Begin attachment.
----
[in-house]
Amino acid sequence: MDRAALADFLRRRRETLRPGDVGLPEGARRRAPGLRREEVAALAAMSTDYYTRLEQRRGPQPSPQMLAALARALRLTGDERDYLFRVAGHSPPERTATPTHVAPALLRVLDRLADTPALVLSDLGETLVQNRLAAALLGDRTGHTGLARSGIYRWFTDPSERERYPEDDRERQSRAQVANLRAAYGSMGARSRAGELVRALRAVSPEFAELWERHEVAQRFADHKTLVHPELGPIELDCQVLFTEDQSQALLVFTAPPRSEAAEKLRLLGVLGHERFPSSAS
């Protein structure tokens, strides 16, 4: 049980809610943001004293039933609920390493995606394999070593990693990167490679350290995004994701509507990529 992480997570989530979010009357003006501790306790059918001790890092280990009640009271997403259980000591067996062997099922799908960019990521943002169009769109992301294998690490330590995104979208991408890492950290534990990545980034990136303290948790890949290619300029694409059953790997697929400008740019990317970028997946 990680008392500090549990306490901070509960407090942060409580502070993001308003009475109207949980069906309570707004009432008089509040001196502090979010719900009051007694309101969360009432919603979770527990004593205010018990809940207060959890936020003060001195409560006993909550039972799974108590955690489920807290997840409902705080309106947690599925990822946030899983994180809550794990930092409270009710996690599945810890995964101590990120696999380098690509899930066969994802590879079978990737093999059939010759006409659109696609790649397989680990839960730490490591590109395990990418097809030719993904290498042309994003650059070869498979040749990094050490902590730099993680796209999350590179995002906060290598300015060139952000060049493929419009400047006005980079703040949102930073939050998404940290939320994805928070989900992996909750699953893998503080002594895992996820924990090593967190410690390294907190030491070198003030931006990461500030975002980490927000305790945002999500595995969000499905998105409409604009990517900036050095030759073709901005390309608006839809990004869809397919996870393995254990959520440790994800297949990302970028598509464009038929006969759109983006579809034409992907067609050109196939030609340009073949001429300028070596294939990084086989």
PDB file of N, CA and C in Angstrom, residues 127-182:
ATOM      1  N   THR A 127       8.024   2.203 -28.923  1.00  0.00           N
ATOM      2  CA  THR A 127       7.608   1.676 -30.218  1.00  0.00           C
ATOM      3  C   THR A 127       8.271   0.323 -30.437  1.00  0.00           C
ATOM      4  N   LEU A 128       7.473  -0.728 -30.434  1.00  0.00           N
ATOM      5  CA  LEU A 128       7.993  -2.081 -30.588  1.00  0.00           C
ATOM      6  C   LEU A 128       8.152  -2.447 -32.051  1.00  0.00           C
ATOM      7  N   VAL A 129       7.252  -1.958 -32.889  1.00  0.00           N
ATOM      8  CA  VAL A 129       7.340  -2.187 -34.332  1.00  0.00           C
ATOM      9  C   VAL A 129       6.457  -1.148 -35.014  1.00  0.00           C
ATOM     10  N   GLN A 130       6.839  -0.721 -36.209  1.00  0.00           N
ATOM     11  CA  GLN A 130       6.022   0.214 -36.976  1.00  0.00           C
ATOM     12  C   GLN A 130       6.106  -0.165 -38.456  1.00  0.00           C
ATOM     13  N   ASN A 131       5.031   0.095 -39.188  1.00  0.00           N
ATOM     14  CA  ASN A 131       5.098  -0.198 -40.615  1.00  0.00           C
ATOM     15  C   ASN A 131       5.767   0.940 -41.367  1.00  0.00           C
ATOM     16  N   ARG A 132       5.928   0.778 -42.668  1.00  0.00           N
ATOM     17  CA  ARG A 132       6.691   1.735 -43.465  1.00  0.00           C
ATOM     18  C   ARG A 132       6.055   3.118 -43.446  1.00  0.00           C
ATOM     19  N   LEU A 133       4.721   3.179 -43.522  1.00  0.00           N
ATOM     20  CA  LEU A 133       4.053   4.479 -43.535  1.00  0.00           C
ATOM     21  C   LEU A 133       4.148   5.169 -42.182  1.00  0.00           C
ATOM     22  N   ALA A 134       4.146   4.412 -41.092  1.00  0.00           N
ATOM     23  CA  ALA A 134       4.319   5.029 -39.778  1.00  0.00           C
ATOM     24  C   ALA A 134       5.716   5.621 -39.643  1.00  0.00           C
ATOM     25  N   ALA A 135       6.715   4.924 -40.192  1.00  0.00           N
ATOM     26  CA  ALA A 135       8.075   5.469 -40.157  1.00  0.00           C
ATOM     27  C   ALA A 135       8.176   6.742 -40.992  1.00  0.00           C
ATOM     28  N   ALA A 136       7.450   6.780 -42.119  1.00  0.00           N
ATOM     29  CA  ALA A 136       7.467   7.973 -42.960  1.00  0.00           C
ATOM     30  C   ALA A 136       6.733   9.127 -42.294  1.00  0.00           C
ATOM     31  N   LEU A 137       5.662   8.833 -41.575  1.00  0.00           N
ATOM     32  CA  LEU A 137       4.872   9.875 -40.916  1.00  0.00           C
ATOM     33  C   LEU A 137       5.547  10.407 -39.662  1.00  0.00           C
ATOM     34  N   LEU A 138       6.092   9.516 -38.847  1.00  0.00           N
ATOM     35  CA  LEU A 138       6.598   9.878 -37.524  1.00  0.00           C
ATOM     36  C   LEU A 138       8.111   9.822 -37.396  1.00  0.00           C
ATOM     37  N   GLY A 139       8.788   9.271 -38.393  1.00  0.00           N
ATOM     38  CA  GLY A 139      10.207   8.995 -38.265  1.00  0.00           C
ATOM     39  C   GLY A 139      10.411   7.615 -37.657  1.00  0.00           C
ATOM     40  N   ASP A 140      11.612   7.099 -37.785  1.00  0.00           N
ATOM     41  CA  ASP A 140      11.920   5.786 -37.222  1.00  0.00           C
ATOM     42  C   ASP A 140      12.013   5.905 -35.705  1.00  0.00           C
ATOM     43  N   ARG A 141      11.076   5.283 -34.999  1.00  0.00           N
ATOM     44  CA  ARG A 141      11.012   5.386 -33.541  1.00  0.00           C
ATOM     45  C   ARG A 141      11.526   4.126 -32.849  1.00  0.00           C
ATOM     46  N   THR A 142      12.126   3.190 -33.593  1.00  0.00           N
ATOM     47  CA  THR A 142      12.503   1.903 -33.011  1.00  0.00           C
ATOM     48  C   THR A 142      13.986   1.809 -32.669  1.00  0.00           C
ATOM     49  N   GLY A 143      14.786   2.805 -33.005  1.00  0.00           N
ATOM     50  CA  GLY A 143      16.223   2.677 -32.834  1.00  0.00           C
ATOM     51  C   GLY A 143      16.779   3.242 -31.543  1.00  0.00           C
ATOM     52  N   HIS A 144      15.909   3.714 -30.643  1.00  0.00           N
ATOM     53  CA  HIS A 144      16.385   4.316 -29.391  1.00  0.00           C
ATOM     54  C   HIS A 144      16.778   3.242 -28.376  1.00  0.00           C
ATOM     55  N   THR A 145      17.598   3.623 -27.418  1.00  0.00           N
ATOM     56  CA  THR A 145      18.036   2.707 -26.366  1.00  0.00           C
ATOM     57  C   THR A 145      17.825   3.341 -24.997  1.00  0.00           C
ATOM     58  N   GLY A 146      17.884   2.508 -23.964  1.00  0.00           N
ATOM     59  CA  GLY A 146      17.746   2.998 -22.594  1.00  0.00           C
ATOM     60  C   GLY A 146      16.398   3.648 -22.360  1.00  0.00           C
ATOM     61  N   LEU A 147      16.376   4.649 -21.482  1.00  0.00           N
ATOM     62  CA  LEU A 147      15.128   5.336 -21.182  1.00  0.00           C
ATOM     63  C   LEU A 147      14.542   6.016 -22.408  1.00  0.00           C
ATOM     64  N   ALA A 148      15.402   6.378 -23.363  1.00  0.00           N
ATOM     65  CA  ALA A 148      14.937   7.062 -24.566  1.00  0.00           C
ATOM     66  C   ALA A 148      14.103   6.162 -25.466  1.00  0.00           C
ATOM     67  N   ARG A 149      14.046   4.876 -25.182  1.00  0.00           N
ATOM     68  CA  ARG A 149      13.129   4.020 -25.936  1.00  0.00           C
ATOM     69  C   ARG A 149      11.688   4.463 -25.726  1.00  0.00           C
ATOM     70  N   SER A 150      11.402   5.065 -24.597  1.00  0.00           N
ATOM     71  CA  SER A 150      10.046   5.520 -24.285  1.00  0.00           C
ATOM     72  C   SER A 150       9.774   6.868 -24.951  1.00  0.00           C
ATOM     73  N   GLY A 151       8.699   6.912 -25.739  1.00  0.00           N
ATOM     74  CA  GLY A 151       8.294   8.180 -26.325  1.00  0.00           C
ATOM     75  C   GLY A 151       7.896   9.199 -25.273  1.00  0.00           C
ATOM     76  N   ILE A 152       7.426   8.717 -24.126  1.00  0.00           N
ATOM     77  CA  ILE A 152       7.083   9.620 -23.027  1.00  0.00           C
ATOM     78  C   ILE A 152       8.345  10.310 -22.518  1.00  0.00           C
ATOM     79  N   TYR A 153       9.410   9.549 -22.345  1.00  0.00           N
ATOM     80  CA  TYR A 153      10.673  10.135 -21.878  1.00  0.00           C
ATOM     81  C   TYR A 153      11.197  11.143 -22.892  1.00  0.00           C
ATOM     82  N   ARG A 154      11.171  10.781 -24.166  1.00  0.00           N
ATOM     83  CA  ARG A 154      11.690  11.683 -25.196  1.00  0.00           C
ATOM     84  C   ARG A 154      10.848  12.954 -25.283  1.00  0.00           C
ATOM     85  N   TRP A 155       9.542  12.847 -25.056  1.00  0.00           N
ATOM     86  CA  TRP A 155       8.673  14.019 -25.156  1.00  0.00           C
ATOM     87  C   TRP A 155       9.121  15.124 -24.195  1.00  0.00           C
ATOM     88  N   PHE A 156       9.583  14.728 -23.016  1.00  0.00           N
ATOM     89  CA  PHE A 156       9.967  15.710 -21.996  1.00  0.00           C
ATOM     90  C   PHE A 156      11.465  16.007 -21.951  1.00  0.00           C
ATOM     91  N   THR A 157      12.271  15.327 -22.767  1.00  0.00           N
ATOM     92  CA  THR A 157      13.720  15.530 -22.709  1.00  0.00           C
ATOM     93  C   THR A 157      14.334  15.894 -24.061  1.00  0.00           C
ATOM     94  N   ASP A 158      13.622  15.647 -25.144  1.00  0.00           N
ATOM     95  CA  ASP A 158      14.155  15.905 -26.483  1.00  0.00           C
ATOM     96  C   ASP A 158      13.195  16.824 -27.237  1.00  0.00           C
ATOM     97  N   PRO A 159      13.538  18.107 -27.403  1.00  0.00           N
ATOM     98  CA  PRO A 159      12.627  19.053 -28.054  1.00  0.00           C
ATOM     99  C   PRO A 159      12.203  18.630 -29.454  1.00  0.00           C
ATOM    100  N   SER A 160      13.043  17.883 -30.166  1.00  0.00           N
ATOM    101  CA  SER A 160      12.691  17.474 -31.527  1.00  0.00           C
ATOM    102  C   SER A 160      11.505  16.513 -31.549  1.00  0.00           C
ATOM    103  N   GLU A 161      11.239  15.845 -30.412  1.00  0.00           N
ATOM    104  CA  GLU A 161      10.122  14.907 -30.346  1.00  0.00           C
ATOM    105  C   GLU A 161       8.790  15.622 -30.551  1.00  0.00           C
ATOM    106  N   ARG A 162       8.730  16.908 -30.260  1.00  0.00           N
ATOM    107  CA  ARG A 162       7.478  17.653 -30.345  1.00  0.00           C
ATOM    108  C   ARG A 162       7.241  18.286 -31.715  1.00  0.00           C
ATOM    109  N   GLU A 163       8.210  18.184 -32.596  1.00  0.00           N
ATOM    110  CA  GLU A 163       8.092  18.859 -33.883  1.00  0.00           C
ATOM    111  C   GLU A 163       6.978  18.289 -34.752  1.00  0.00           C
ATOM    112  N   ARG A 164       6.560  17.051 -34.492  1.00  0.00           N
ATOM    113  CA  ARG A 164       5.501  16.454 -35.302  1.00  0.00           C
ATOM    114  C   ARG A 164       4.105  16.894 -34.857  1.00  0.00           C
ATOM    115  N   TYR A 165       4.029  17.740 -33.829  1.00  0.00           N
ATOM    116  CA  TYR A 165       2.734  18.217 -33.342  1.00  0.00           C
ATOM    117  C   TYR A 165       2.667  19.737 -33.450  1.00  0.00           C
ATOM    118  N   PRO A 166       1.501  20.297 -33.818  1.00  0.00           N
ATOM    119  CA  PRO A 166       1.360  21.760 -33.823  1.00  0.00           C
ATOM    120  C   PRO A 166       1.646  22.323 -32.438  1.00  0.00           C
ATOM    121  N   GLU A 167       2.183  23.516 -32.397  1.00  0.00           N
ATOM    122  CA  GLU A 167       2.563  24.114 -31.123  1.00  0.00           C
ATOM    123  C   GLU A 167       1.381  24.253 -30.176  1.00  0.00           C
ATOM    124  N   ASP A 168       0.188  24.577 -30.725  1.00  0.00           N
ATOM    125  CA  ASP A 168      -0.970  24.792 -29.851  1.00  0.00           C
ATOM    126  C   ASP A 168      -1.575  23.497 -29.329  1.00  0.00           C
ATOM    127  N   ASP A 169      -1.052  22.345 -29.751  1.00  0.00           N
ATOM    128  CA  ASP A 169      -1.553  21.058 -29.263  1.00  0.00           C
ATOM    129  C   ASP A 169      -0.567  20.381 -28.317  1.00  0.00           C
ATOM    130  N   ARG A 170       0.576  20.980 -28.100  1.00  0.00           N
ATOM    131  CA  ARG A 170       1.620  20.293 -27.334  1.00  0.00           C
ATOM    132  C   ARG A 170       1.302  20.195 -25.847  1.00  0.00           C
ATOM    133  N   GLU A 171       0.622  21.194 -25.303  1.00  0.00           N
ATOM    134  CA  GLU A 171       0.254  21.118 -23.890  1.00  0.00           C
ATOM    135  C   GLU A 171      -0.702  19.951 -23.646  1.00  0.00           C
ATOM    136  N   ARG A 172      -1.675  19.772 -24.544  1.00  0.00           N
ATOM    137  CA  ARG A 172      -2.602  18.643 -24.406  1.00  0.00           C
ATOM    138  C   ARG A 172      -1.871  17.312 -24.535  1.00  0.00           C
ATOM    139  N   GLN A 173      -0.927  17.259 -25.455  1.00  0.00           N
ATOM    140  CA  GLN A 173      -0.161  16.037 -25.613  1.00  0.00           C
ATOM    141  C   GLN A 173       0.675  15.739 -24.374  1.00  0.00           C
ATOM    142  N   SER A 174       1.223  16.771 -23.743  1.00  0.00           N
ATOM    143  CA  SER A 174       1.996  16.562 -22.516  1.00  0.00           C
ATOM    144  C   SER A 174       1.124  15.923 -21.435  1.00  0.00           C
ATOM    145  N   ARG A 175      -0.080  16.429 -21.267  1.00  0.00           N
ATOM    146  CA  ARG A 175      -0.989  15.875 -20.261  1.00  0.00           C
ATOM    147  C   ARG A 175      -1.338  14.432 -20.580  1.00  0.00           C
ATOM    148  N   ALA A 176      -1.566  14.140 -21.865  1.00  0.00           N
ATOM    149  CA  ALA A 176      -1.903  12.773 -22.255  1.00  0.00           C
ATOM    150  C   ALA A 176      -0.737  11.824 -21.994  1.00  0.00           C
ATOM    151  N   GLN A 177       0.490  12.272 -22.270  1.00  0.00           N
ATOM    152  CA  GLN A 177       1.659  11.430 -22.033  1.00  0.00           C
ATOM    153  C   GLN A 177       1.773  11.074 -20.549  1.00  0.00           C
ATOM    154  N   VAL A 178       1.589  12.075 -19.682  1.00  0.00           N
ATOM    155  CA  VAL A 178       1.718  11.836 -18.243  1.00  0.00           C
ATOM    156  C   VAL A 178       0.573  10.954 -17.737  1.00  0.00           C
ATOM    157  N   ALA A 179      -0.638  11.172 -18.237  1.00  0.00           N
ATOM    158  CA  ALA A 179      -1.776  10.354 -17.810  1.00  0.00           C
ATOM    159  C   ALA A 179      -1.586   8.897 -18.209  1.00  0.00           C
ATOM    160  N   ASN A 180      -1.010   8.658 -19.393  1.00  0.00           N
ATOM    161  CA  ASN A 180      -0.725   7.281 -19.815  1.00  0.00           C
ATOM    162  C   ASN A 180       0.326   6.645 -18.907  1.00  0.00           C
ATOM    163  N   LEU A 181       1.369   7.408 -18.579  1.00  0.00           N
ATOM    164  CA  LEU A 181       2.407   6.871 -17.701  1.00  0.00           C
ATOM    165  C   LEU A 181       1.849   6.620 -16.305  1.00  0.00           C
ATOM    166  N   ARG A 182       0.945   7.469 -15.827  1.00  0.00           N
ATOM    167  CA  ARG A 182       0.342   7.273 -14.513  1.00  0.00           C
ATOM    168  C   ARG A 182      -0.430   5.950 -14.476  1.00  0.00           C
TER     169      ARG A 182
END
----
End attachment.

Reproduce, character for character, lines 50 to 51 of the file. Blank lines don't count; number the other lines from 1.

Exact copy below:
ATOM     46  N   THR A 142      12.126   3.190 -33.593  1.00  0.00           N
ATOM     47  CA  THR A 142      12.503   1.903 -33.011  1.00  0.00           C